Mauritius is a small island found in the Indian Ocean, off the East coast of Africa, right next to Madagascar. Does that make it a tropical paradise island? Yes! Let me just give you some examples…
- There are only two seasons in Mauritius; Summer and Winter (but we shall call the latter “Not Quite Summer” as, you would have guessed, it’s almost as hot as in Summer!)
- The People…With its 1.3 million inhabitants, Mauritius is an amazing rainbow of cultures and traditions. The way people cook, dress, speak and live is all different. You might think that it’s not a big deal but Mauritians all live in peace and harmony, despite their differences, almost like a big happy family. We don’t always agree with one another but we have been raised to accept the other and to learn from the other.
- Now, let’s talk about THE Beaches; They are simply G-o-r-g-e-o-u-s! White sandy beaches, blue lagoons, breathtaking marine life and let’s not forget the awesome sunsets. I didn’t mean to make you jealous, I promise.
A quick overview of the Mauritian Economy:
The Economy of Mauritius has constantly changed and grown over the last decades. The monoculture of sugarcane has been dominant for more than a century, followed by the tea cultivation. However, since some time, boosting sectors such as Tourism, IT and Software and even Residential Property have grown immensely. Oh, and our currency is the Mauritian Rupee.
The Republic of Mauritius is a democratic state and is also a member of the British Commonwealth. Mauritius elects its President through the National Assembly but the person that rules and governs the country is the Prime Minister. General elections are held every 5 years to vote for a new Prime Minister. The current one is Navinchandra Ramgoolam.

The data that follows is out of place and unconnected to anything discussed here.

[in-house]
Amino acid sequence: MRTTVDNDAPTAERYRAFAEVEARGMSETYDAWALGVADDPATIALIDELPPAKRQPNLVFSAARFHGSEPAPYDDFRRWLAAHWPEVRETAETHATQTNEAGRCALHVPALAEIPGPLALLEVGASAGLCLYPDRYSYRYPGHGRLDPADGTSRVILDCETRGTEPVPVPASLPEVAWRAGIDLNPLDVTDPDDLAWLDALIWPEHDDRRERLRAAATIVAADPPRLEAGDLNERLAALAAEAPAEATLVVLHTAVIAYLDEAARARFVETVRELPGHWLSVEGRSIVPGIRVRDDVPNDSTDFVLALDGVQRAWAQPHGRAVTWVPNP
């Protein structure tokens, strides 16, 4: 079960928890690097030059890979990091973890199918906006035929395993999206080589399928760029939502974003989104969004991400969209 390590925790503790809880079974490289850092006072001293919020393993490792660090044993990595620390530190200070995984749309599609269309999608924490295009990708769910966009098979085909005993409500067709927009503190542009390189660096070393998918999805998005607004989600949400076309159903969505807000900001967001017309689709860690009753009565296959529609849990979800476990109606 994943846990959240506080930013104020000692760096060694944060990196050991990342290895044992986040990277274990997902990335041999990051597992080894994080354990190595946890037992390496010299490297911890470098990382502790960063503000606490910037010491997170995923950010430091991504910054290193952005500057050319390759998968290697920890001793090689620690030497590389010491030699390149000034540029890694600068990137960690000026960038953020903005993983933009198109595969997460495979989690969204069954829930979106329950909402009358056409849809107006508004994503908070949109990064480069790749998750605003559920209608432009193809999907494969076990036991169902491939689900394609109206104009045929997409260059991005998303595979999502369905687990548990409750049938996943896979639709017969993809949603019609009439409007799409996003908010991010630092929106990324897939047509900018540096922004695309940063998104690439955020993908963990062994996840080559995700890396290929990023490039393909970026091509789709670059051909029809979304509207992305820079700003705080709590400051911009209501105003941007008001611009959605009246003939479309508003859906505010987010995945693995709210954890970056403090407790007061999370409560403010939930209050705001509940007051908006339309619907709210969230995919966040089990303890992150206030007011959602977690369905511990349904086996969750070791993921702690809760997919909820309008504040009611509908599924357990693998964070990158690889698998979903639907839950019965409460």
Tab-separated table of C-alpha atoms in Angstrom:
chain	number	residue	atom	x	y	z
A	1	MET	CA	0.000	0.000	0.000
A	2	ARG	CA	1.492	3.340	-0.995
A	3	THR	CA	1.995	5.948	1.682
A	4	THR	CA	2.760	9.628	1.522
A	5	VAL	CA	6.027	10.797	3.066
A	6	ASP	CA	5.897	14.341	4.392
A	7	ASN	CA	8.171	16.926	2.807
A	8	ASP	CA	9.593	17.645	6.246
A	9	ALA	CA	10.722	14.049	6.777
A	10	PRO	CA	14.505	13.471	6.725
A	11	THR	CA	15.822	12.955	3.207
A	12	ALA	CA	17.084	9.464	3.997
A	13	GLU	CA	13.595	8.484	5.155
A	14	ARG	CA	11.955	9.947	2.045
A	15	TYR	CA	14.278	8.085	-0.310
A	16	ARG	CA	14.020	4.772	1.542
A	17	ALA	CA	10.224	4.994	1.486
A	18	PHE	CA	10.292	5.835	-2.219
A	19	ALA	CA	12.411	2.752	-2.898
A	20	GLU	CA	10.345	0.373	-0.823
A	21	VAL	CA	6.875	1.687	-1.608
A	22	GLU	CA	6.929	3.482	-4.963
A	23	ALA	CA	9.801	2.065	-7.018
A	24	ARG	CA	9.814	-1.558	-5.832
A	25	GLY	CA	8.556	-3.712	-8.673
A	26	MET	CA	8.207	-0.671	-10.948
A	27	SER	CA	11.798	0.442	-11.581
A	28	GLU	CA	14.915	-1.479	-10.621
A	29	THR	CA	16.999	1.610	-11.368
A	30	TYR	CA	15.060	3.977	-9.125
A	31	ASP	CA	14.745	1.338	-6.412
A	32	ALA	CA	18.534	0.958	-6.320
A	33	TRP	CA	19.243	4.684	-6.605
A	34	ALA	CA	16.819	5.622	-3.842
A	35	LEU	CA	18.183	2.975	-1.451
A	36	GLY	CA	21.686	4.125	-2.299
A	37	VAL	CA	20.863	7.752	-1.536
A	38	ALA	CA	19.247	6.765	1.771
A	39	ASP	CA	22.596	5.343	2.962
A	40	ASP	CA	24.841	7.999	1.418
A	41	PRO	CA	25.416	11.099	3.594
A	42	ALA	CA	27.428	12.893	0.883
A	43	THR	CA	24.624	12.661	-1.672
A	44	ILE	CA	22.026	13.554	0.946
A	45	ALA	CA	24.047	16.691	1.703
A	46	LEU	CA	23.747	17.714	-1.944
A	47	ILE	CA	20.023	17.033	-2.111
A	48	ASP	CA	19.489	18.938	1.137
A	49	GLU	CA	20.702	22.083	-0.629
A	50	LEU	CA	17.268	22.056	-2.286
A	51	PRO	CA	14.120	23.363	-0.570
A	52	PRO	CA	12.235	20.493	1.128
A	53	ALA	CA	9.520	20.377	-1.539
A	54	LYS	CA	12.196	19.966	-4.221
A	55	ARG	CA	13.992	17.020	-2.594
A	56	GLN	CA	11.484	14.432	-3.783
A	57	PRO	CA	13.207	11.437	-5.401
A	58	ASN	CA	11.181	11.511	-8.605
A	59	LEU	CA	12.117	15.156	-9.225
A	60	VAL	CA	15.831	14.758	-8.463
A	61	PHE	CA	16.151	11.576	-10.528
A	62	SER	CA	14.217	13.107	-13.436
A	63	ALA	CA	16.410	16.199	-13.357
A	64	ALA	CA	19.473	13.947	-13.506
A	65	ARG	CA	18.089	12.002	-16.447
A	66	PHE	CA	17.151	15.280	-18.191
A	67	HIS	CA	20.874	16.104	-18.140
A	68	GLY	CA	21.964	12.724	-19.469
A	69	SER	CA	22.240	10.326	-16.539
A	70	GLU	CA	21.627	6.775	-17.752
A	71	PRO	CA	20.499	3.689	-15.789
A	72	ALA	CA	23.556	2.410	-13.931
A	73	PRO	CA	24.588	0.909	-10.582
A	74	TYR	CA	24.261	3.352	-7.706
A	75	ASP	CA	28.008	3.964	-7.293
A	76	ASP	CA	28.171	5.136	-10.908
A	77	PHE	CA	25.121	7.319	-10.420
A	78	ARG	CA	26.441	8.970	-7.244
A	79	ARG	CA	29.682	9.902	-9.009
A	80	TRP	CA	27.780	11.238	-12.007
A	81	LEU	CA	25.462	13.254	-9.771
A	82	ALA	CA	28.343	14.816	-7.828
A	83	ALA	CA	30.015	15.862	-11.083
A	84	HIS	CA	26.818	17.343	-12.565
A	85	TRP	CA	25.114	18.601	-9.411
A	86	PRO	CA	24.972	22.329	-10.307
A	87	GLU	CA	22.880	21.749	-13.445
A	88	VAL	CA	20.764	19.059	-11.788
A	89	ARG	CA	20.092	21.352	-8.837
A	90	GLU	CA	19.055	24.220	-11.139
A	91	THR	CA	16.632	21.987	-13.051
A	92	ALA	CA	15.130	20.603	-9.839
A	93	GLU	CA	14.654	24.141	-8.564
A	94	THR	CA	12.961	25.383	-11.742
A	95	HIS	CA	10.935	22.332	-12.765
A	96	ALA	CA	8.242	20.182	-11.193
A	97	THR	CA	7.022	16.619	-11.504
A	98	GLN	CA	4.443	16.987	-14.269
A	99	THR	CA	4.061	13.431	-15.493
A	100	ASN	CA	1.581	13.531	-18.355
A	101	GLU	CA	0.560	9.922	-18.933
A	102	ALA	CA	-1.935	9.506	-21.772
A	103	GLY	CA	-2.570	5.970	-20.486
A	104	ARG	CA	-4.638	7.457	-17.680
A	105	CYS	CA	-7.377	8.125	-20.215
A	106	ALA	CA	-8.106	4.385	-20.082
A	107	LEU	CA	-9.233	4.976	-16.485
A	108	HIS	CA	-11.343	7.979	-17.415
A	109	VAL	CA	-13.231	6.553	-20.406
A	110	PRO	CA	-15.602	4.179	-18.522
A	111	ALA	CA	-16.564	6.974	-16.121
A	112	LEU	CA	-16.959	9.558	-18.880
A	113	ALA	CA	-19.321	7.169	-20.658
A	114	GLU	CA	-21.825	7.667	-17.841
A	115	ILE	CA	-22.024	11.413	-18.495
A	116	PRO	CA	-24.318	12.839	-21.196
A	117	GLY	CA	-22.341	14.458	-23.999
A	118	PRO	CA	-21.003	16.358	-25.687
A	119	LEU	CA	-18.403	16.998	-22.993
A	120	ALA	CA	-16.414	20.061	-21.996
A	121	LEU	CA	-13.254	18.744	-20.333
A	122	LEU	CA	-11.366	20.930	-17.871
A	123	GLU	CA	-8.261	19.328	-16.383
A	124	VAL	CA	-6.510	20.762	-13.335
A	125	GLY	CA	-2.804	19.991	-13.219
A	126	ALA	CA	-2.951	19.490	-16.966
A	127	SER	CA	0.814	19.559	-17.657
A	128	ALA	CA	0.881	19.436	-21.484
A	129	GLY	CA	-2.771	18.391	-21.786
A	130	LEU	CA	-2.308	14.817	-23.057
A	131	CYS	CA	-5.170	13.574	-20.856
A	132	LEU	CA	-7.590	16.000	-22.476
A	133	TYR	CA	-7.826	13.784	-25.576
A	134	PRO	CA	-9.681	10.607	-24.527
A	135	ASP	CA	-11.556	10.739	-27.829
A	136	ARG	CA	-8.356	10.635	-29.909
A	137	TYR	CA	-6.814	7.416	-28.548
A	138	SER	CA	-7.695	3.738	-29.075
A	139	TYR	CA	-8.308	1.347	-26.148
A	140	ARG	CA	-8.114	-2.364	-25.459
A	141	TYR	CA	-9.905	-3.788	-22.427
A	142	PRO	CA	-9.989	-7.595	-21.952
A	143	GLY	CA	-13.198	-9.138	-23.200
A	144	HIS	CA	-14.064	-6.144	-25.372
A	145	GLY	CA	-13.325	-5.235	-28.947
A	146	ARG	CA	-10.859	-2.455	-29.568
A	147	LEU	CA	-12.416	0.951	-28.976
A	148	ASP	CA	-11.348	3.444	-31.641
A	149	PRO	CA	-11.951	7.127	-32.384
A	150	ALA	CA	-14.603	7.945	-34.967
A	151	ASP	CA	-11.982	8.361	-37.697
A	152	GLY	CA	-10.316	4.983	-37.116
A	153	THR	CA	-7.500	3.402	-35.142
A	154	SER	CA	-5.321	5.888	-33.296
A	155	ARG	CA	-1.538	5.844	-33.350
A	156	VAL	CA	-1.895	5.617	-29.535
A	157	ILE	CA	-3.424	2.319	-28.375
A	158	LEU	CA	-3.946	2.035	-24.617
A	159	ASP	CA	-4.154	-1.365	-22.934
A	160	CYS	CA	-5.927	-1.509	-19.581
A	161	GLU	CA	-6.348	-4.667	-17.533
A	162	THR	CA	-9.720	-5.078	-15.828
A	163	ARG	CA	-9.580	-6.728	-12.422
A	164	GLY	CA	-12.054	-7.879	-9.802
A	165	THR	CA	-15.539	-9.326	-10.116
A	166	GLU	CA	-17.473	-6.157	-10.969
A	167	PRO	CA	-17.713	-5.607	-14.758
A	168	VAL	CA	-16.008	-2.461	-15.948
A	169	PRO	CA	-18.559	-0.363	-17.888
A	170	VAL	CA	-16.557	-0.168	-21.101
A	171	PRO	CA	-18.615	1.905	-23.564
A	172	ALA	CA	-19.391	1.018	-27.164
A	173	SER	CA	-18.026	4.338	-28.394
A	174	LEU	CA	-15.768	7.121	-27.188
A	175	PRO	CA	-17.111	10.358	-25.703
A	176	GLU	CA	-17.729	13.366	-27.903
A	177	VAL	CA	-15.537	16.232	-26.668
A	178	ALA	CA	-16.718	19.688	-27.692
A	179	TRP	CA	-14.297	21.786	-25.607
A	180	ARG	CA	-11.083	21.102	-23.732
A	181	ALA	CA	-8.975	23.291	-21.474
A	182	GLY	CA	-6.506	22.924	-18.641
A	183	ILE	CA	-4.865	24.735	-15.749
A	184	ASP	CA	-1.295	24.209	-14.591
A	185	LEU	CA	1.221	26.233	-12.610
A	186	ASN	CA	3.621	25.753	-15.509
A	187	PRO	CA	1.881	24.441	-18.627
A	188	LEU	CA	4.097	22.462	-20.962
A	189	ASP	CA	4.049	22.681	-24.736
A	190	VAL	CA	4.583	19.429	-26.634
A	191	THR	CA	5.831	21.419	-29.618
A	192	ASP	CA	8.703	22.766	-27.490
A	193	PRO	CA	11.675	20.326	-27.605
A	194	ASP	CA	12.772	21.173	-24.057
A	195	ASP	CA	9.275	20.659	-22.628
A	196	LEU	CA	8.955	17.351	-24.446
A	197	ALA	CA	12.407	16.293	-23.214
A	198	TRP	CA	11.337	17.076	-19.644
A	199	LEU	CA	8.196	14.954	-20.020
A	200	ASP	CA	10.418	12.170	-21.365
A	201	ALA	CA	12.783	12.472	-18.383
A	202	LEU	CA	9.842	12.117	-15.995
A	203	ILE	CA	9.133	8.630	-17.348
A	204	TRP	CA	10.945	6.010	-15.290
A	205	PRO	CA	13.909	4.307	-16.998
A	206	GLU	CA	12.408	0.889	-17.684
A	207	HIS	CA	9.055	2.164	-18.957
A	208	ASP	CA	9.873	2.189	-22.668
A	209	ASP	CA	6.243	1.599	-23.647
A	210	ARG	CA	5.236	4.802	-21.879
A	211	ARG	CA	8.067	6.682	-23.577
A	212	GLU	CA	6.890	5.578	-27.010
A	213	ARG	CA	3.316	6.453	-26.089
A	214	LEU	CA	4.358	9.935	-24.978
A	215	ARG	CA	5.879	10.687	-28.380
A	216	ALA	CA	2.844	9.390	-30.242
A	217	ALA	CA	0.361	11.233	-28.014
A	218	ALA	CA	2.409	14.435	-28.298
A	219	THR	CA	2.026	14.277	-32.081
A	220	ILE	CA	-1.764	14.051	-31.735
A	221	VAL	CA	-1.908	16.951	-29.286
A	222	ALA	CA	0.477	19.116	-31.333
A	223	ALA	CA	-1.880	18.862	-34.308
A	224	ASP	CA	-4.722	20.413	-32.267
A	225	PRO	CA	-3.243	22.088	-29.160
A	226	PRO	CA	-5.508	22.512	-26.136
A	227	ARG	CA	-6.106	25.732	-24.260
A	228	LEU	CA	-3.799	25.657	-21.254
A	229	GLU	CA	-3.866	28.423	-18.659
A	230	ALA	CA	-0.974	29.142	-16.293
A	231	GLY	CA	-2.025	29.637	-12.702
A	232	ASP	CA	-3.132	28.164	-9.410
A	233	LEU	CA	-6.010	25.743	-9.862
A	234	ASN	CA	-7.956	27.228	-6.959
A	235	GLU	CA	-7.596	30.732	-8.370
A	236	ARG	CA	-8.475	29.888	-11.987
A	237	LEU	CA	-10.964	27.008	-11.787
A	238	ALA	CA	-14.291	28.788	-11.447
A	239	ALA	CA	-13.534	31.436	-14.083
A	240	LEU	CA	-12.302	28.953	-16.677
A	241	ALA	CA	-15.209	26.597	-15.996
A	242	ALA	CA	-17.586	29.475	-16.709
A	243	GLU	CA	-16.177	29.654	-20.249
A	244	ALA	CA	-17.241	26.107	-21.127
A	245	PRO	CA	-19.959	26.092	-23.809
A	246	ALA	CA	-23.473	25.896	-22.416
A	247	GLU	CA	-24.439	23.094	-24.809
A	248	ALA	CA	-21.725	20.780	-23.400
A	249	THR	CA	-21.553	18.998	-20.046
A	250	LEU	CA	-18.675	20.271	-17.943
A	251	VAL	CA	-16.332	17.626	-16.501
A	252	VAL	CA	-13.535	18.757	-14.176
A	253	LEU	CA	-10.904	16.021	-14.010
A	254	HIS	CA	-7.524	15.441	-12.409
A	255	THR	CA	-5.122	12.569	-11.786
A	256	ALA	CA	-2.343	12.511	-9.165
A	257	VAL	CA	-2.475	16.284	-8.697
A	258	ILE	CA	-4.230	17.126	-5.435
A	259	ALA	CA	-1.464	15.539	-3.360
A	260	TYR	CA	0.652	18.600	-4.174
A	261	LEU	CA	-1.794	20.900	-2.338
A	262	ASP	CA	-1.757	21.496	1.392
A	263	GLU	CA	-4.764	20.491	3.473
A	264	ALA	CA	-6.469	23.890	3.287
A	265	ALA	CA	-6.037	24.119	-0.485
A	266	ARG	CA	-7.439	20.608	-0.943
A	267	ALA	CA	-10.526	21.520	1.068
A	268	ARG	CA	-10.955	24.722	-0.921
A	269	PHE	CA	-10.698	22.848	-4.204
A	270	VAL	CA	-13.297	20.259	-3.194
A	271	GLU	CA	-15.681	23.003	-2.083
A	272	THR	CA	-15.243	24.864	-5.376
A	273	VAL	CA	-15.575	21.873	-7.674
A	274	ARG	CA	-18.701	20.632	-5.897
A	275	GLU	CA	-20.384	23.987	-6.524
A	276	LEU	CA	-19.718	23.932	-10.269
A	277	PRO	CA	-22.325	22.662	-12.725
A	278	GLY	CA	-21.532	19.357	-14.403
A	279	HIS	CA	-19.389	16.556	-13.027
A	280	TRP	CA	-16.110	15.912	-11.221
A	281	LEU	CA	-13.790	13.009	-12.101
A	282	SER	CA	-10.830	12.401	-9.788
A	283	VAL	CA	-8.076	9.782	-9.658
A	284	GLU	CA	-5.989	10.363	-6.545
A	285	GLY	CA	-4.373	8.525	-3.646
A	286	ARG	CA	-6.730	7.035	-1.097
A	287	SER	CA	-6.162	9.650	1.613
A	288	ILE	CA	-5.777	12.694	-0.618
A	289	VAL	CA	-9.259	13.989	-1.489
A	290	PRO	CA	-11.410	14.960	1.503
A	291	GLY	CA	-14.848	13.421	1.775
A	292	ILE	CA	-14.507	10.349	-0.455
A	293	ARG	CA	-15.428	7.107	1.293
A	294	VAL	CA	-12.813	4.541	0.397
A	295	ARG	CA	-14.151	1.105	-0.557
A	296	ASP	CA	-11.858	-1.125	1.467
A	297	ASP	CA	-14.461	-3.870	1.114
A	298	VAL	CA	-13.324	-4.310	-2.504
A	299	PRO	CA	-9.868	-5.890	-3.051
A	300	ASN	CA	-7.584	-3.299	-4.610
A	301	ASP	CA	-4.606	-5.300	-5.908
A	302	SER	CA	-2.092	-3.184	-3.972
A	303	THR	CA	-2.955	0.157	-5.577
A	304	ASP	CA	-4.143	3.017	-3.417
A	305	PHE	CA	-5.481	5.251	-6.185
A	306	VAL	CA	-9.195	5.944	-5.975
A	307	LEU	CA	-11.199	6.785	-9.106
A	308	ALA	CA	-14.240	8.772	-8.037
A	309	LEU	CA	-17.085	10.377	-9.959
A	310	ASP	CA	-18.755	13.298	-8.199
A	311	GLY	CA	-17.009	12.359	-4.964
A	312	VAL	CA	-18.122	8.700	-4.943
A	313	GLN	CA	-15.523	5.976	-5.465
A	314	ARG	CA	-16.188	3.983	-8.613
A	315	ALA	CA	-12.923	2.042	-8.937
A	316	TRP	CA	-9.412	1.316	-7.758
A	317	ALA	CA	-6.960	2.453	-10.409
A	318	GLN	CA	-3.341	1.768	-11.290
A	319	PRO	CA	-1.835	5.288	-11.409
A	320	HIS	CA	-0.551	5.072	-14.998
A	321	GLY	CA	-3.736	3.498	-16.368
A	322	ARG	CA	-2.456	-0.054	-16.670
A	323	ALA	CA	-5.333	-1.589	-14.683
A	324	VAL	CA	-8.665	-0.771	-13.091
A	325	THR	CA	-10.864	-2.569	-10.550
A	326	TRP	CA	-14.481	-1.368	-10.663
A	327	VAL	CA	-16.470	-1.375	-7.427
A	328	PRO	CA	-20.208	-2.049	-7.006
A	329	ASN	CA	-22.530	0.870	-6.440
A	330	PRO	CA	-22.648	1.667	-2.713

A bit of History…
It has been frequently said that Arab sailors were the first to discover Mauritius during the 15th Century and that the Portuguese visited the island some decades later. In 1598, the Dutch came into scene quite by accident when a violent storm struck Admiral Van Warwick’s ship in the Indian Ocean. This is when Mauritius has been named after a Dutch ruler, Moritz Van Nassau, Prince of Orange at that time.
The Dutch only settled on the island in 1638 and they stayed until 1710. They introduced sugarcane to Mauritius, as well as stags and pigs but sadly contributed to the extinction of the well-known Dodo. Due to its small wings, the dodo was unable to fly and was thus an easy prey to hunters.
After the Dutch left the island in 1710, Mauritius has shortly hereafter been colonised by the French. In 1735, with the arrival of the French Governor Mahé de Labourdonnais, Mauritius, which had been renamed “Ile de France” by then, has started to experience an effective development. Roads, hospitals and more buildings were being built. But an important thing to mention at this stage is that the expansion of the island at that time would not have taken place so rapidly without the huge contribution of slaves. They were brought mostly from East Africa.
The British took possession of the island in 1810 and “Ile de France” was soon back to being called “Mauritius”. As slave trade had become illegal in all British colonies in 1808, slavery was prohibited on the island yet was still going on to help in the further development of the agricultural sector. Slavery was abolished in Mauritius on the 1st of February 1835.
In the next blog, be prepared to learn more about the fascinating places of interest in Mauritius! I’ll also be telling you more about the different lifestyles of Mauritians.